Let $S$ denote the set of all complex nonnegative definite matrices with all diagonal elements being less that or equal to one. Can we show that any matrix which belongs to the set of all nonzero extreme points of $S$ has all its diagonal elements equal to zero or one?

2$\begingroup$ Nonnegative definite = hermitian with some eigenvalues positive? Or do you mean something else? $\endgroup$– Igor RivinApr 13, 2018 at 0:02

$\begingroup$ @Igor. Hermitian + all eigenvalues nonnegative. $\endgroup$– MathbuffApr 13, 2018 at 0:06

$\begingroup$ This cannot be true because the set is the closed convex hull of its extreme points. Or in more elementary style, $0$ is certainly an extreme point. $\endgroup$– Christian RemlingApr 13, 2018 at 0:25

$\begingroup$ What could perhaps be true is that the extreme points have diag entries zero or one. $\endgroup$– Christian RemlingApr 13, 2018 at 0:26

2$\begingroup$ Standard terminology is "positive semidefinite" (PSD). $\endgroup$– Igor RivinApr 13, 2018 at 18:13
2 Answers
Rank one matrices $xx^\top$ are extreme, now take $x=(1,1/2)$. This gives $\begin{pmatrix} 1&1/2\\1/2&1/4\end{pmatrix}$, a counterexample to your conjecture.

$\begingroup$ @ Dima and Igor. I am talking about extreme points of the set of all nonnegative definite matrices. I am considering a special convex set of nonnegative matrices with diagonal entries all less than or equal to one. So your argument is not correct. $\endgroup$– MathbuffApr 14, 2018 at 12:26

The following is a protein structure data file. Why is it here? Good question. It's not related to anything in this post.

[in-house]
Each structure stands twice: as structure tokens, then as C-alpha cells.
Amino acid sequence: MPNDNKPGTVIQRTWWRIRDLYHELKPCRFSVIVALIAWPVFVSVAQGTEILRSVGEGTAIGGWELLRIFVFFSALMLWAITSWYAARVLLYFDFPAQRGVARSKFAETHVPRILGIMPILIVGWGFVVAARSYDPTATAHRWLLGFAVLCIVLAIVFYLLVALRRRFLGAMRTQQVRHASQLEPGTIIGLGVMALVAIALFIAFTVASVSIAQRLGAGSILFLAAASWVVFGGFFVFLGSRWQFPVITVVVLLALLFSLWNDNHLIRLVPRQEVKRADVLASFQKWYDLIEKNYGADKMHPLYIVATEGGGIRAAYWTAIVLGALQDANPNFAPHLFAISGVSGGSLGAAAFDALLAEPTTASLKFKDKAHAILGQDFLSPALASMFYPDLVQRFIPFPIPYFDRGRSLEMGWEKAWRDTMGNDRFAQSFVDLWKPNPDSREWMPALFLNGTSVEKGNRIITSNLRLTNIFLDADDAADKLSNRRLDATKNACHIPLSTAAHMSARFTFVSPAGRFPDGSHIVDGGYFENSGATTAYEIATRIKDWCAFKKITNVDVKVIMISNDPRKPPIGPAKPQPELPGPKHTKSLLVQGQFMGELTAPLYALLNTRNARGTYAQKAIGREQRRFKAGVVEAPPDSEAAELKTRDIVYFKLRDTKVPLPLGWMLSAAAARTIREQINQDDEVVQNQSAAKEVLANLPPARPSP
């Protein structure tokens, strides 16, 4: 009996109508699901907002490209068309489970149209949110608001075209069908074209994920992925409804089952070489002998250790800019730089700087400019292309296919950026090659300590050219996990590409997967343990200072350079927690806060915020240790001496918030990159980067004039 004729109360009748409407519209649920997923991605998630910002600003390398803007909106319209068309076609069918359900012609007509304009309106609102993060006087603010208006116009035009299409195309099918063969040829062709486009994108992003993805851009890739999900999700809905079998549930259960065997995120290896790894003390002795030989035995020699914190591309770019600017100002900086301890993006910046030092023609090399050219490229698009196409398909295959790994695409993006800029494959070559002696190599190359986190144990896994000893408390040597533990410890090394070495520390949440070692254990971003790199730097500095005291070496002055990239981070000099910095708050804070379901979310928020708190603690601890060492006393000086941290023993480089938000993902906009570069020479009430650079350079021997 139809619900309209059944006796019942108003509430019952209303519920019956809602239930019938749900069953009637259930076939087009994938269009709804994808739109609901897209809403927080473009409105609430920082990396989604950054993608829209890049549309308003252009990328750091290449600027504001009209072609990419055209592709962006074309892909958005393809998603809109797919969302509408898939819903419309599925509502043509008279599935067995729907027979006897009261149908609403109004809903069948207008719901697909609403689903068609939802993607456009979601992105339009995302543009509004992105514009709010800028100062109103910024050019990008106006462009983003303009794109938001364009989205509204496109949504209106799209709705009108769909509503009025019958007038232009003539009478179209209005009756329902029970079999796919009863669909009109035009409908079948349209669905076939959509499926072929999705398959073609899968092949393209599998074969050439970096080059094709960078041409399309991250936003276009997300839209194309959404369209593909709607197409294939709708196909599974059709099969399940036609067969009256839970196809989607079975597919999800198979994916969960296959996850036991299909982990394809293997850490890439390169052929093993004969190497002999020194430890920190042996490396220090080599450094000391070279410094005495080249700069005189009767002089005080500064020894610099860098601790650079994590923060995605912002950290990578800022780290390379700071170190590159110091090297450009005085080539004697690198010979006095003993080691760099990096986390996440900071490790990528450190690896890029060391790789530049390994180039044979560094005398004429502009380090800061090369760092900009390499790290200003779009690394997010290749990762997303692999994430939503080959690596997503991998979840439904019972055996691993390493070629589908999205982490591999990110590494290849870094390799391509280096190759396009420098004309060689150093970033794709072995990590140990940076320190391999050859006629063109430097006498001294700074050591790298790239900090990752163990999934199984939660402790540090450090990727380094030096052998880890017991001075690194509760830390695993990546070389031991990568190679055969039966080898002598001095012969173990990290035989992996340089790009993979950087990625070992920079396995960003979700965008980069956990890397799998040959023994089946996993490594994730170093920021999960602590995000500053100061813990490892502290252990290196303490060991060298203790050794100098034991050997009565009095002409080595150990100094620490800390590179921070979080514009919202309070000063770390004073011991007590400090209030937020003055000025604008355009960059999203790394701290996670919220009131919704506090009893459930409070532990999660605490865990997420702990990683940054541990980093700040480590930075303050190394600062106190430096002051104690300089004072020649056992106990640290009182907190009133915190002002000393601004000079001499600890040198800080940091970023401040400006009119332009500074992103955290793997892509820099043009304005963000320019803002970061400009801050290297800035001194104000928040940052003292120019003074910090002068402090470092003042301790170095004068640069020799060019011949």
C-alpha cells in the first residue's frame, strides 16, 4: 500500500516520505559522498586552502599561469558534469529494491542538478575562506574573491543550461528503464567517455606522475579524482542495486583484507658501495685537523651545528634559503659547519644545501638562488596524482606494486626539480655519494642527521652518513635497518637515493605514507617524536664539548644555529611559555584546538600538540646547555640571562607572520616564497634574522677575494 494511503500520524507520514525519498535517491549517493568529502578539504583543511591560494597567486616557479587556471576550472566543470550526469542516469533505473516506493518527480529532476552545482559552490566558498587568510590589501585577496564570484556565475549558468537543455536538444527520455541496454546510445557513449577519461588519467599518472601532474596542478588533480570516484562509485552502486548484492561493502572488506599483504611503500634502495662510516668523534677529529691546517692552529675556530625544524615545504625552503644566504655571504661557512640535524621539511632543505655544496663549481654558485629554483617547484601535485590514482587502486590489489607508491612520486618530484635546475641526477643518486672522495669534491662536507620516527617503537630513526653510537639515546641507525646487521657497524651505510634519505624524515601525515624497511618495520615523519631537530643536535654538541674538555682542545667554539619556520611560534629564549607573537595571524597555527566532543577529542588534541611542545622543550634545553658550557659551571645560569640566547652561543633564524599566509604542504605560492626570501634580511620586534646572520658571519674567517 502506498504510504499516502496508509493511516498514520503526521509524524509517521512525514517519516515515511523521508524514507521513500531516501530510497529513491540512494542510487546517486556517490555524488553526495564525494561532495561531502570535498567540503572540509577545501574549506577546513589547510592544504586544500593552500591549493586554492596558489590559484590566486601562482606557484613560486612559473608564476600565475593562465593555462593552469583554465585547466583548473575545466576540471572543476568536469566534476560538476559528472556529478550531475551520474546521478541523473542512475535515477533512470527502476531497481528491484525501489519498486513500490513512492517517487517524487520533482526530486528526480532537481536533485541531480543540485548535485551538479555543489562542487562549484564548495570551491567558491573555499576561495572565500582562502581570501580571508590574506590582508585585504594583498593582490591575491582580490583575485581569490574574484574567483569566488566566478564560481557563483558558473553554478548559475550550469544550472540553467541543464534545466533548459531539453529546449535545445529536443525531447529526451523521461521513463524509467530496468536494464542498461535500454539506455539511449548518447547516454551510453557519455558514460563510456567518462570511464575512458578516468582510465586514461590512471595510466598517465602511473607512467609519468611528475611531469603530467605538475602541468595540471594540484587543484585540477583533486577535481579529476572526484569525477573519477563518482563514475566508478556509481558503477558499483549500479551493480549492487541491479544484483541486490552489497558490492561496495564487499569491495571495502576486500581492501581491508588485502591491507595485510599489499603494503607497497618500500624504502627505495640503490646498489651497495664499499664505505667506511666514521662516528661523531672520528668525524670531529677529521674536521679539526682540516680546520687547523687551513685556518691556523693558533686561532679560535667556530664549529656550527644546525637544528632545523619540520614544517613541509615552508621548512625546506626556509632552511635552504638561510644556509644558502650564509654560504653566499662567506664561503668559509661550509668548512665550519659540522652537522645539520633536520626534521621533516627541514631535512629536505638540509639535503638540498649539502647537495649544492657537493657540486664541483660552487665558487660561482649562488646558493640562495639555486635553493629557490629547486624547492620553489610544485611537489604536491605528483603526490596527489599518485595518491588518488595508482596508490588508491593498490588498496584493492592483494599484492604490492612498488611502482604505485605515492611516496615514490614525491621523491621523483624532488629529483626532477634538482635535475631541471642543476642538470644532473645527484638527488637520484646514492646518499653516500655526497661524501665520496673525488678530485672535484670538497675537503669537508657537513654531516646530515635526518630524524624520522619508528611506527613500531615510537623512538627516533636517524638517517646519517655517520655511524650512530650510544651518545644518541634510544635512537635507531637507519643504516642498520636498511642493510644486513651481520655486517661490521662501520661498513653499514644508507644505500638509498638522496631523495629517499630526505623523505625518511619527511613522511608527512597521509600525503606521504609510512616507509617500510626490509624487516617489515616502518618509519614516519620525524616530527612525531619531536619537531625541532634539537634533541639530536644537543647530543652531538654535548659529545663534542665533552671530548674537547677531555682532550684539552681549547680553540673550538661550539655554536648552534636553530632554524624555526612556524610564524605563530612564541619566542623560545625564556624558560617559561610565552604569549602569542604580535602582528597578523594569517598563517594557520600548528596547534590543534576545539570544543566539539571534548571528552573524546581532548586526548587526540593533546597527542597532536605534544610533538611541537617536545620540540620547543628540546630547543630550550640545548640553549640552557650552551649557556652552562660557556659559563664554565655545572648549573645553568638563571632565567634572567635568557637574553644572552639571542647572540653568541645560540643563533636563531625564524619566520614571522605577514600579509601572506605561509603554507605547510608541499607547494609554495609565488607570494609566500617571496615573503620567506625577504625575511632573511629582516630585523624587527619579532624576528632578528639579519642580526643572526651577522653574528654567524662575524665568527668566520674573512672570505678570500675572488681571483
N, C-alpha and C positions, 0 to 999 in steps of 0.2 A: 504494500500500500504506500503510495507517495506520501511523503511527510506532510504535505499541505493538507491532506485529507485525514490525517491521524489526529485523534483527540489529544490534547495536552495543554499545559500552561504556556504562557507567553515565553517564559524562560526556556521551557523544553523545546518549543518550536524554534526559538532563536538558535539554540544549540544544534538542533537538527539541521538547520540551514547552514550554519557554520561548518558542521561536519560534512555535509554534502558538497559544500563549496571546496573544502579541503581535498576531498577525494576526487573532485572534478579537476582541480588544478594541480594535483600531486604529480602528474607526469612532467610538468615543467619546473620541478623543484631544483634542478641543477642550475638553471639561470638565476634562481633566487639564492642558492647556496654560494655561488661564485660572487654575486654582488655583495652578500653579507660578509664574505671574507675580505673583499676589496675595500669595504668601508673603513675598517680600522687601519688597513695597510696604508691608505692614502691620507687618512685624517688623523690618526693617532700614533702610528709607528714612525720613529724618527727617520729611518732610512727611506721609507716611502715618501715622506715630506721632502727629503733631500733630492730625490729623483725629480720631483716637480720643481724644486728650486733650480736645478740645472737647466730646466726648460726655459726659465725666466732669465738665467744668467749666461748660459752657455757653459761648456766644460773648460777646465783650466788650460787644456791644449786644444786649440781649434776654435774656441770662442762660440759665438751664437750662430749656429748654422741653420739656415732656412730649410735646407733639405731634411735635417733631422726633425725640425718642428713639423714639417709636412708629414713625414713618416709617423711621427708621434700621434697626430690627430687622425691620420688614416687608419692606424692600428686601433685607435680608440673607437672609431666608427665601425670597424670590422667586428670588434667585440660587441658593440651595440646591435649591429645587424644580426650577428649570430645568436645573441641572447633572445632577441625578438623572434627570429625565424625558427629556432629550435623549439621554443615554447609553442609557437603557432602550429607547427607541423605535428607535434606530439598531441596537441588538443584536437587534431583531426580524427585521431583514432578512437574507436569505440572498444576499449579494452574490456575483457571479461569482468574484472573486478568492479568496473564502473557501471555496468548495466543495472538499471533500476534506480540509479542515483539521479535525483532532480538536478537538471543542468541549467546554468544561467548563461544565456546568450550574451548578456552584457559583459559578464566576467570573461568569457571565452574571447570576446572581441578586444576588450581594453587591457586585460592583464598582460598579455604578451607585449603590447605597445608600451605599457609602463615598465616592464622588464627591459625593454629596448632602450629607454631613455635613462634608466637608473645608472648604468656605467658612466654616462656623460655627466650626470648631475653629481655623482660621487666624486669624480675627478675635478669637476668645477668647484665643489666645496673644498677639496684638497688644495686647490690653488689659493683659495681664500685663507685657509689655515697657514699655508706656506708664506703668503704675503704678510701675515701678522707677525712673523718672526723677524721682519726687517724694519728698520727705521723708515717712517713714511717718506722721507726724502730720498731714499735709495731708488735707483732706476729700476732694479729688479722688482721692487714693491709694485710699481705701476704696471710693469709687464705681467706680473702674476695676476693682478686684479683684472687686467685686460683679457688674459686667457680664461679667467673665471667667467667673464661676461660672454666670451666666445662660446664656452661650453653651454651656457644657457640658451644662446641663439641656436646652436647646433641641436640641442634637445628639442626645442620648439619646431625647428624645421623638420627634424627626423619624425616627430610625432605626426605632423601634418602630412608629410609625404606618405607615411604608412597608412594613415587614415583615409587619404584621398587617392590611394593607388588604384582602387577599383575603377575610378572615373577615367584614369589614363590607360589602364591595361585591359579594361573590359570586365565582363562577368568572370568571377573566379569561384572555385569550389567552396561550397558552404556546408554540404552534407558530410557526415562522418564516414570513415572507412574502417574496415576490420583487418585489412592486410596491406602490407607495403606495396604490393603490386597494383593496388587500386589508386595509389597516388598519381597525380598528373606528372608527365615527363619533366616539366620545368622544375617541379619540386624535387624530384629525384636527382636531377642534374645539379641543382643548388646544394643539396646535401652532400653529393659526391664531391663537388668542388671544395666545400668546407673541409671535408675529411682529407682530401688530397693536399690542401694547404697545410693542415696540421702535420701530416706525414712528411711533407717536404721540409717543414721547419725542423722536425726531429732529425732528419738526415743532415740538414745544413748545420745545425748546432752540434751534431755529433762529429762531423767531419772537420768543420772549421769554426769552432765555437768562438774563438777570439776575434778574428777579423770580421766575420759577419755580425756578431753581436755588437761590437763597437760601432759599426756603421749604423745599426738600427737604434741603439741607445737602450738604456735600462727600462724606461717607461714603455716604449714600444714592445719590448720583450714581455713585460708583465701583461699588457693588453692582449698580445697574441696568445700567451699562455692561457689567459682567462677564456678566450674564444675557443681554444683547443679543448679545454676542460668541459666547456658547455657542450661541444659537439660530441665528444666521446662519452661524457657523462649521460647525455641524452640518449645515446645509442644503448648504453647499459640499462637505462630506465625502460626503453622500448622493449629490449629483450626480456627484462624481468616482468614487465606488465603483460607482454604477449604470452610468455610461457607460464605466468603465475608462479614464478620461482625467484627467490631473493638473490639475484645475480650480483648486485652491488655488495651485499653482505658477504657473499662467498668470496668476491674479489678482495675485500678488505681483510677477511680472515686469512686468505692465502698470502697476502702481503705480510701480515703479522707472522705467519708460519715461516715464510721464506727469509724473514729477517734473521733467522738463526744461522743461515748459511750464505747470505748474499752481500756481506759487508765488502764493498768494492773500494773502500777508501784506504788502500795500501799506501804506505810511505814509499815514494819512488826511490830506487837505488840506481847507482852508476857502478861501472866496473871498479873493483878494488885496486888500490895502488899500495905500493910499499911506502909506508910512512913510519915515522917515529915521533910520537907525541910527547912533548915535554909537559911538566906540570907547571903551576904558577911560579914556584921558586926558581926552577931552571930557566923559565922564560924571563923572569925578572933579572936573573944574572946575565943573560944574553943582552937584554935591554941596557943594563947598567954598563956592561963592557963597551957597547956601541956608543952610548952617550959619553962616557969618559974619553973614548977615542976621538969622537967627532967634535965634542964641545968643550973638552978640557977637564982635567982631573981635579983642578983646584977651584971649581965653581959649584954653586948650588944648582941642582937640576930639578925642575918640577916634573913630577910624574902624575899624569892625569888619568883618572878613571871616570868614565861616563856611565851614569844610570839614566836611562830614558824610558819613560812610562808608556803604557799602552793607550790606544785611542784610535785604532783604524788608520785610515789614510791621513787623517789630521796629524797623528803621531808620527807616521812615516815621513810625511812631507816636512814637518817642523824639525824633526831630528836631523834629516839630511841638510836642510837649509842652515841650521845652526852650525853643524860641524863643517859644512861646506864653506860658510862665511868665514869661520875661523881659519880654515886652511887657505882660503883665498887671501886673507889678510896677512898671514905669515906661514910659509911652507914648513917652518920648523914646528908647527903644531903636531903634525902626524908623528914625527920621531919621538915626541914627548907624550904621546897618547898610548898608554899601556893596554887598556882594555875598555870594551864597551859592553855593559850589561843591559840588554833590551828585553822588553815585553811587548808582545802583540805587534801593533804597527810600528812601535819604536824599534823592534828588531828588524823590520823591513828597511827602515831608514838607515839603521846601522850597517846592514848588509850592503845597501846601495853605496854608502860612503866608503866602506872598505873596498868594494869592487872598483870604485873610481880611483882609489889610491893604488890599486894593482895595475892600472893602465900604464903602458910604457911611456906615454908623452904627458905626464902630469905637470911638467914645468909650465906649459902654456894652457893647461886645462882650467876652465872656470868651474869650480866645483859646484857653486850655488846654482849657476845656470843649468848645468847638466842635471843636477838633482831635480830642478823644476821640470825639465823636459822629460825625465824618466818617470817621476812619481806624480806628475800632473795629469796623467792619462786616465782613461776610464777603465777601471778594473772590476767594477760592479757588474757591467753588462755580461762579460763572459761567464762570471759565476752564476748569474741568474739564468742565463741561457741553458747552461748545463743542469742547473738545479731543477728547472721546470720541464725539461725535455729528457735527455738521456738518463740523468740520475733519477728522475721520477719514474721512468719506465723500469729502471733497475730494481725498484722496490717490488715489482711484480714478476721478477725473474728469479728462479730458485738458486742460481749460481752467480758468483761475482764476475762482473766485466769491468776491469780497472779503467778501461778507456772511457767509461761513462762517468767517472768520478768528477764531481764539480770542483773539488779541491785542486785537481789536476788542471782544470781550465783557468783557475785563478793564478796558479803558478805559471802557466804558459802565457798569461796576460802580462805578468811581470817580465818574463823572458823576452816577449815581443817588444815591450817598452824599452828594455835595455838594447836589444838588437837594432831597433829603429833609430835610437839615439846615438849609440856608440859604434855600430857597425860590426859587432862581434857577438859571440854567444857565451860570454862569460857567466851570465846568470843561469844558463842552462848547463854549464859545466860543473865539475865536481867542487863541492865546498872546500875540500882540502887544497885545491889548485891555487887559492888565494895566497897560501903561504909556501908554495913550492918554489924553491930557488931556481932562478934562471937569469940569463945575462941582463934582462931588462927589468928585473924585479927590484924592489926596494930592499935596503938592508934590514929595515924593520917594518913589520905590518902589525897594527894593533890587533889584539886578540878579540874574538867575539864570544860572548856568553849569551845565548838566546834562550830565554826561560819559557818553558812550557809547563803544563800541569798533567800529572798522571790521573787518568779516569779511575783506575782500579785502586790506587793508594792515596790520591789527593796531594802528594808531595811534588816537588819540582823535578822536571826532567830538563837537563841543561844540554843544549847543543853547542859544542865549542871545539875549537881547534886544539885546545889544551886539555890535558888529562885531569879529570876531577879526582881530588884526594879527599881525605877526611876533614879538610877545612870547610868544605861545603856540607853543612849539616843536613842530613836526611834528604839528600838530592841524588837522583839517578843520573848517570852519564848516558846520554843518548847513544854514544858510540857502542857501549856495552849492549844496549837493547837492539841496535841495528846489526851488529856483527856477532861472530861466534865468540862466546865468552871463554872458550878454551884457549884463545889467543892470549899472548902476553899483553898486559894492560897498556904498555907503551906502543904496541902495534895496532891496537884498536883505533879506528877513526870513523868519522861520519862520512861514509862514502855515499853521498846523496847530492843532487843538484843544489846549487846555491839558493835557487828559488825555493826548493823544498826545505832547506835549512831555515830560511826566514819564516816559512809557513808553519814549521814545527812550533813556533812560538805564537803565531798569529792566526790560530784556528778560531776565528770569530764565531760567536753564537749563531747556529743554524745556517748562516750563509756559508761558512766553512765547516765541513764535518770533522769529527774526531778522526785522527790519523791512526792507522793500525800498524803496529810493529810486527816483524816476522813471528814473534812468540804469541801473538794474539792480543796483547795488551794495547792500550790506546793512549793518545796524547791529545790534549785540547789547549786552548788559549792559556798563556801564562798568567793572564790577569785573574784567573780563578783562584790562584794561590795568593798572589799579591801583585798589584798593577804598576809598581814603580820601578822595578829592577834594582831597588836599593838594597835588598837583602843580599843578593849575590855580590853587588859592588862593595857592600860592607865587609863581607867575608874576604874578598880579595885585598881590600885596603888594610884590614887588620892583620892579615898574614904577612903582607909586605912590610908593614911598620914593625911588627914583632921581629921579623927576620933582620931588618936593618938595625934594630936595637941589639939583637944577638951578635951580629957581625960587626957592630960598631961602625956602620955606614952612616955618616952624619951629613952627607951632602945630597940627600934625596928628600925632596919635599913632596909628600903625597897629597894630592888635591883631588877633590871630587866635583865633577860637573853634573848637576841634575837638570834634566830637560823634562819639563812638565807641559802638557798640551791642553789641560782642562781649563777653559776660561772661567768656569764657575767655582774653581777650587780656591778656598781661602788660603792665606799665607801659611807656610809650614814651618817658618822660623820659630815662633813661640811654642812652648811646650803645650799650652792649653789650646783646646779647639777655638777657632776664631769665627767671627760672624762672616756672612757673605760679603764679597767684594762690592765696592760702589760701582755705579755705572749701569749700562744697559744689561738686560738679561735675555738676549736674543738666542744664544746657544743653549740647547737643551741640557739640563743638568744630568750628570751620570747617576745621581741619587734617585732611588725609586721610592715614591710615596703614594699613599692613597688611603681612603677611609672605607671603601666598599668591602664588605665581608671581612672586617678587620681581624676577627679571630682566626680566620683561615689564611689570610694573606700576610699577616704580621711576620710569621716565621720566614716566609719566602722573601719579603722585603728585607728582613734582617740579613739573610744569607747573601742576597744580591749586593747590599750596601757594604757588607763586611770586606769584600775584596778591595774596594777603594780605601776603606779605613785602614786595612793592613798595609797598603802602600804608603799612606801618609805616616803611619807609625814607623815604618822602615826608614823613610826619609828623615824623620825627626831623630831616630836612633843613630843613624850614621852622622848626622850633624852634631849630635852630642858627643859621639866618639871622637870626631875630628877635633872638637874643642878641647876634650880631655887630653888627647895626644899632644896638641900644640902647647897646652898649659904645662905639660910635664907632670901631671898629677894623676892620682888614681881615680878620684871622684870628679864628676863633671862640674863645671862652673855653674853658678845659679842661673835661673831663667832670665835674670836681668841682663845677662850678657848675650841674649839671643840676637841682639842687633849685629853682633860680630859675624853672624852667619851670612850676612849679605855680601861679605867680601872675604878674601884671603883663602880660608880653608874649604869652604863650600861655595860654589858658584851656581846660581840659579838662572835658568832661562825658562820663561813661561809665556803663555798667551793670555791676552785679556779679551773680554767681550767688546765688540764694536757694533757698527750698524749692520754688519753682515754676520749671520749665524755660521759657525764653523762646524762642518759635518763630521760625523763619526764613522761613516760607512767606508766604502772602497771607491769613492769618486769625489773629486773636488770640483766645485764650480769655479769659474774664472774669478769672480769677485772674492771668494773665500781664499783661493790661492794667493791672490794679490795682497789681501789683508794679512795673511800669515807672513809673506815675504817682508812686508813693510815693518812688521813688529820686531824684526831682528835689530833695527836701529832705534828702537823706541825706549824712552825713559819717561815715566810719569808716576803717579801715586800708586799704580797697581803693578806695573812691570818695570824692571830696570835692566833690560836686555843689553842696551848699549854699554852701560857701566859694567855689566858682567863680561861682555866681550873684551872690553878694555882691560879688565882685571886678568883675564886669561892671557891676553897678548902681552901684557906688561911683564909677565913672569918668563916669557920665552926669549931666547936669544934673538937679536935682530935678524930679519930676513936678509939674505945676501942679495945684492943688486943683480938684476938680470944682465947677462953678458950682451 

2$\begingroup$ the matrix I give is in your set, and we claim it is extreme $\endgroup$ Apr 14, 2018 at 12:36

$\begingroup$ @ Dima and Igor. I am really sorry. you are absolutely right. $\endgroup$– MathbuffApr 14, 2018 at 14:03
The extremal rays of the PSD cone are the rank one matrices (also known as projections),so those of the form $x x^t.$  see, for example, https://math.stackexchange.com/questions/678693/positivesemidefiniteconeisgeneratedbyallrankonematrices
The answer to your question follows immediately.

1$\begingroup$ no, the question is whether on the boundary one always get matrices with only 0 or 1 on the diagonal. E.g. for x=(1,1/2) one gets an extreme matrix which is not like this. $\endgroup$ Apr 13, 2018 at 19:33